Considering “no” is one of the first words we learn as children, it’s amazing how hard it is to say as an adult.
Why do we have such a difficult time saying no? We worry that it will hurt our relationships or our job security. Will my supervisor think I can’t handle the work and responsibility? Will I miss out on a chance for advancement? Will I disappoint my friends if I don’t join this committee? If I don’t do it, who will?
If you learn to say “no” effectively, you won’t take on more than you can handle—and you’ll preserve your relationships at the same time.
Here’s a strategy: Present a positive statement, say “no,” and propose an alternative solution.
You might say, for example, “I’d really love to chair that committee. I think they are doing important work. This year, I’m so busy at work, that I don’t think I’d give it the attention it needs. How about I help recruit volunteers for the spring picnic and contribute that way instead?” This shows that you want to help in a way that you can commit to completely.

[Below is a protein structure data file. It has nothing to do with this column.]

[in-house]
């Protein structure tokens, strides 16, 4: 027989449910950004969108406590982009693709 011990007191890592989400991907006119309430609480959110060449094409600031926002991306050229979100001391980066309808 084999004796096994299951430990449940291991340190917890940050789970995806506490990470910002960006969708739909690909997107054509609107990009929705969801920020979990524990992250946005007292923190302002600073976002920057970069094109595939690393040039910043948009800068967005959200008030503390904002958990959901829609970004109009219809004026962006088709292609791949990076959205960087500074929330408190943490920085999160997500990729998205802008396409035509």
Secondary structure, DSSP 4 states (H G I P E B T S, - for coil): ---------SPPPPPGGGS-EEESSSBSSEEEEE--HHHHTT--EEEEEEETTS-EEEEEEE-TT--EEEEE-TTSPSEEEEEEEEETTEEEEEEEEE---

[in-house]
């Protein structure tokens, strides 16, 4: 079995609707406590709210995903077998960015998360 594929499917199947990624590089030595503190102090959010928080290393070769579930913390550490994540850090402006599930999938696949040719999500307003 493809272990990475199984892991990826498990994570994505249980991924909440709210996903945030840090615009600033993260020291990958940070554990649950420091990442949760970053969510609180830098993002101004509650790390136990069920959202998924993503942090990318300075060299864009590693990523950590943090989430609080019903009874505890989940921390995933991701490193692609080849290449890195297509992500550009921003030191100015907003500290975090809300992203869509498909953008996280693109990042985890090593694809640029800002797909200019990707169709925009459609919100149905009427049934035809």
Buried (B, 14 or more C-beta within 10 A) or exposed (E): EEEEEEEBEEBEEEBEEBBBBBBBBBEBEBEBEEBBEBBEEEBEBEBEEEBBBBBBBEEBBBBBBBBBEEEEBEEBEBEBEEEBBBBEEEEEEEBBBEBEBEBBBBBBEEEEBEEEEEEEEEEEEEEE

When it comes to saying no at work, use a similar strategy. “I can take on that new project, but if we want to give it the attention it needs, I’ll need to delegate my [insert responsibility] work to someone else on the team. I think [coworker’s name] may be ready to take that on.”
In other words, if you want to say yes, find a positive way to say no to something else already on your plate. Above all, be honest with yourself and others about what you have the time and energy to do and do well.
You might also like: Setting Boundaries for Better Time Management.
Learning how to say no is part of setting boundaries. We can help you get better at it, so you can be more effective at work and at home. Inquire about our workshops.